Successful marriages usually start with one big premise: communication. That shouldn’t change when it comes to how to handle money in a marriage but does that mean you have to combine everything? I’m not a marriage counsellor but I am an insolvency counsellor and I do see the implications when married couples don’t manage their money well. Worse, I see the implications of what can happen to your finances when a marriage doesn’t last. Given that, I can tell you what happens if your debts, and assets, are combined, and you do start to experience financial problems.
If a couple have both signed on the dotted line for their debts (called joint debts) then their creditors will legally be able to pursue either party. If only one person declares bankruptcy, the creditor will still try to collect from the other spouse.
The same holds true if you divorce. If you both owed the debt while you were married, you both owe the debt after the divorce. No separation agreement or divorce can contractually hand over sole responsibility for paying back a debt to one party. Unless your lender agrees, in writing, you are both still liable.
Assuming you don’t need to file for bankruptcy, what happens if one spouse or the other owes a lot of money? You should, in my opinion, manage that debt together. Creating a family budget to deal with the debt is your most likely way out, short of having to see someone like me.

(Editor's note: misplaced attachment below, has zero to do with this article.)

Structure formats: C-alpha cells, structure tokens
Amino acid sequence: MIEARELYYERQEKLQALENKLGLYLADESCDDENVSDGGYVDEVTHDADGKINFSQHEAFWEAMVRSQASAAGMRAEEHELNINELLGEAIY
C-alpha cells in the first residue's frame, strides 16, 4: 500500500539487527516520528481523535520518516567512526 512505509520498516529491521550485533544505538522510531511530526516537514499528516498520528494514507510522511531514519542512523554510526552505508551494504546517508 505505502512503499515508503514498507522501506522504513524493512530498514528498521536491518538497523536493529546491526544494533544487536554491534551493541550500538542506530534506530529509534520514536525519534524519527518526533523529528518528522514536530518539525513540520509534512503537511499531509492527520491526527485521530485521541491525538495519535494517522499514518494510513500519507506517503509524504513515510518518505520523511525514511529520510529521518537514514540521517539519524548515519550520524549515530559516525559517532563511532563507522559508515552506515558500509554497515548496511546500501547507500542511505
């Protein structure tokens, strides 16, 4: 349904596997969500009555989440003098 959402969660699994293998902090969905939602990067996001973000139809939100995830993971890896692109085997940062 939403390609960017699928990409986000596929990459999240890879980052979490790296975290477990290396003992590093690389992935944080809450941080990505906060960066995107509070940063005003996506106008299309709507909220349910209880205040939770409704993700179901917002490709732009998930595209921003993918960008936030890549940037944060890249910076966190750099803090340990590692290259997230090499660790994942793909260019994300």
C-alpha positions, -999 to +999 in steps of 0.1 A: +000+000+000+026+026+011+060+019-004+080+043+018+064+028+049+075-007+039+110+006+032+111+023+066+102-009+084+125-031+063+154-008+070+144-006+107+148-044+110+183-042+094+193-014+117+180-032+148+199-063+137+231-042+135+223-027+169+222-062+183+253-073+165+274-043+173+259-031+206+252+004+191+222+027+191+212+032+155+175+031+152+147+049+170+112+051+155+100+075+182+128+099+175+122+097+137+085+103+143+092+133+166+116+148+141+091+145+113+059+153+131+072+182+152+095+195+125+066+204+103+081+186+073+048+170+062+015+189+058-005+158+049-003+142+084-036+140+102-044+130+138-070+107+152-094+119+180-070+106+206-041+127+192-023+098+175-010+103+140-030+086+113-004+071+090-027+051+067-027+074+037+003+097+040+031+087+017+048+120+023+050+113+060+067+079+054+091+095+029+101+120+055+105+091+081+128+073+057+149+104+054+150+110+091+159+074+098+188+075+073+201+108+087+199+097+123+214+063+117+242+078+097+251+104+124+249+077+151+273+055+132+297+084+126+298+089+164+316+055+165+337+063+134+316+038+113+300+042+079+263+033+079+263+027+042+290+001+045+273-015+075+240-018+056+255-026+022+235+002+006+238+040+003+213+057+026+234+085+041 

If only one spouse owes a lot of money, I would recommend talking to a bankruptcy trustee before the other spouse agrees to co-sign on any old debt. There may be a better way out that using up both person’s assets and credit.
Whether you should own assets jointly or separately is a big question. There are emotional considerations. Do you feel more like a team if you have a combined bank account or would you feel better having some independence by maintaining a “his, hers & ours” type of arrangement? These are questions answered best by talking it through. However the final decision should also be based on legal and economic factors.
Some assets, like an RRSP, must be owned by a single person. A “joint” RRSP does not exist, so they can’t be combined (although one spouse can contribute to their spouse’s RRSP).
The most common example of a jointly held asset would be a house. In many cases a bank will only grant a mortgage to the owners of the house. Depending upon each partner’s credit potential it may be necessary for both spouses to be both owners of the house and guarantors of the mortgage.
If you have debt, a more important consideration may be “who has the debt?” Where possible, it may be prudent to structure your affairs so that the spouse with the assets is different than the spouse with the debts. If the husband has tax debt and owes money on credit cards it would be safer for the family if the wife was the sole owner of the house. If the wife has not guaranteed her husband’s debts, their marital home is now protected from seizure.
These types of restructuring arrangements need to be made early. Always discuss these types of arrangements with a lawyer, accountant or bankruptcy trustee first. Arrangements made just to avoid pre-existing debts may be challenged by your creditors and can be seen to be fraudulent depending upon the circumstances.
Whether or not you combine your assets or debts is only an issue when problems arise, so if you are experiencing problems, get expert advice to help you evaluate your options.